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And while USB drive passthrough is fairly easy to do with the GUI of VMware and Hyper-V when configuring a VM, that isn't the case with creating a VirtualBox physical disk, or a VirtualBox raw disk, Windows Server Tutorials in VirtualBox, as the process requires some CLI usage. VirtualBox can mount entire physical hard disks as well as only selected partitions of a drive.
In this tutorial, we will discuss two methods of VirtualBox USB drive access: with the help of special software and native mounting entire VirtualBox physical hard disks.
Table of contents:
USB Network Gate is a software solution that simplifies the implementation of VirtualBox USB passthrough on guest virtual machines. It is a flexible application that addresses the problem of obtaining USB connectivity when working in virtual environments.
Using USB redirection technology, USB Network Gate permits a VirtualBox hard drive’s data to be forwarded over the Internet or a LAN. Now you have access to USB drives from your guest VM, even when the device is plugged into a remote PC rather than your local host.
USB Network Gate is an excellent solution for diverse operating system environments. It offers cross-platform compatibility allowing you to forward USB data transmission between Windows, Mac, and Linux systems.
There are multiple methods of accessing the data on a hard drive from within virtual environments. One option is to use the contents of a physical drive to create a virtual hard disk image. At times, it may be more beneficial to mount or boot a physical hard drive directly from a guest VM.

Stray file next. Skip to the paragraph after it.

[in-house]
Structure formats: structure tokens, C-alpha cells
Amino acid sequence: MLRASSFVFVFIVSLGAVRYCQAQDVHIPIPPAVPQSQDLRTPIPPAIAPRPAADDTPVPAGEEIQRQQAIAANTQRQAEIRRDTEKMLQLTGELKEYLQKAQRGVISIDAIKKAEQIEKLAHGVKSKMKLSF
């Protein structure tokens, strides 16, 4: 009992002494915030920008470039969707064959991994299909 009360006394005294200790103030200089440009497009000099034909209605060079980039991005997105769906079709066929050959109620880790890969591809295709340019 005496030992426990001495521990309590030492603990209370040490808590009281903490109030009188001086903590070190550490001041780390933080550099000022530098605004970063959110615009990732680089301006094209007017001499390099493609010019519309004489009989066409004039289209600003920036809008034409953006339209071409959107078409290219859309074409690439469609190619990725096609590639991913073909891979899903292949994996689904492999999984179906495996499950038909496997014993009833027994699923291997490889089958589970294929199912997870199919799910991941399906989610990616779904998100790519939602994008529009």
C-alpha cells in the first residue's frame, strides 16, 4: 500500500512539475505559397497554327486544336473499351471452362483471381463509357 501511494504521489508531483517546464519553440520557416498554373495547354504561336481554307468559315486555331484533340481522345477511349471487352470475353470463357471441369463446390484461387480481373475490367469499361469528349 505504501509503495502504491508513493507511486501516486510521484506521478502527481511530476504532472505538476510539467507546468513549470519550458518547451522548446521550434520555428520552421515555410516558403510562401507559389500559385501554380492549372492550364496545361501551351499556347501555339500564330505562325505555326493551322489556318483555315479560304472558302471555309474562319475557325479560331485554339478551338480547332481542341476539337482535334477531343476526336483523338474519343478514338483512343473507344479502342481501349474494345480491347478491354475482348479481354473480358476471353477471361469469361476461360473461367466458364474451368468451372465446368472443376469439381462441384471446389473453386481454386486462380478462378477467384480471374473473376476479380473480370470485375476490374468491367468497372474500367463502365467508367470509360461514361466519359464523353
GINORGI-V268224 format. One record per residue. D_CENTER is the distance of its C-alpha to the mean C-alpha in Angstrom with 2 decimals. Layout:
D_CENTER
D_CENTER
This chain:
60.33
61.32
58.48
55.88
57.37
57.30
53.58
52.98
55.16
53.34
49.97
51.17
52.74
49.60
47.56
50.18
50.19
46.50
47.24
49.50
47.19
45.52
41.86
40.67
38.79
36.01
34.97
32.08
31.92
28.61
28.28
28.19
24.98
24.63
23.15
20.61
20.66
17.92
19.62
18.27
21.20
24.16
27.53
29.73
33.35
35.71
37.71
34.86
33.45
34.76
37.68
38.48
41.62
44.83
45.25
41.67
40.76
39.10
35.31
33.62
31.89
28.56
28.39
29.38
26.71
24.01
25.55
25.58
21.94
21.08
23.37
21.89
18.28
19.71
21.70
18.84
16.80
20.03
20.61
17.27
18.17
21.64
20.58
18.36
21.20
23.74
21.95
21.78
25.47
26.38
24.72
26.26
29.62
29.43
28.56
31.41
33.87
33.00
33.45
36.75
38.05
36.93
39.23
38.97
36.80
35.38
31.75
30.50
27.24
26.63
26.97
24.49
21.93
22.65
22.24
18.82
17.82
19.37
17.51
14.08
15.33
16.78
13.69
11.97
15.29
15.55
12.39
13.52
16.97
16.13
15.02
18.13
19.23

VirtualBox enables you to mount all or part of a hard drive. You can designate specific partitions to be mounted or choose to use the complete disk. We will be discussing the method known as VirtualBox raw hard disk access. This is where the whole VirtualBox physical hard drive is mounted. The advantages of this method include giving users the ability to boot their system from an external USB drive or additional hard disk.
We will demonstrate how to accomplish this on Windows, Mac OS X, and Linux host operating systems.
Note: You should always backup your data before attempting to mount drives or partitions in your virtual machine. Avoid mounting or booting the partition running the host operating system, as it may result in substantial data corruption.
Windows: Open Disk Management where the drive numbers will be displayed on the left side. They will be identified as PhysicalDrive0, PhysicalDrive1, etc.
Mac OS X: Enter the “diskutil list” command which returns a list of the available disk partitions. The drive names will be displayed in the format
/dev/disk0, /dev/disk1, and so on.
Linux: To list the partitions in Linux, the
“sudo fdisk -l” command is used. The format for disks in Linux is
dev/sda0, dev/sda1, etc.
“cd C:\Program Files\Oracle\VirtualBox”.
For Windows: VBoxManage internalcommands createrawvmdk -filename
"C:\Users\<user_name>\VirtualBox VMs\<VM_folder_name>file_name.vmdk" -rawdisk \\.\PhysicalDrive#
For Mac OS X: VBoxManage internalcommands createrawvmdk -filename
"</path/to/file>.vmdk" -rawdisk /dev/disk#
For Linux: VBoxManage internalcommands createrawvmdk -filename
"</path/to/file>.vmdk" -rawdisk /dev/sda
The VMDK that is created is a small file that acts as a pointer to the physical hard drive. To use the disk, you just attach the VMDK to your virtual machine. Perform the following steps after opening to VirtualBox GUI.
Your virtual machine can now boot from the physical drive associated with the VMDK file.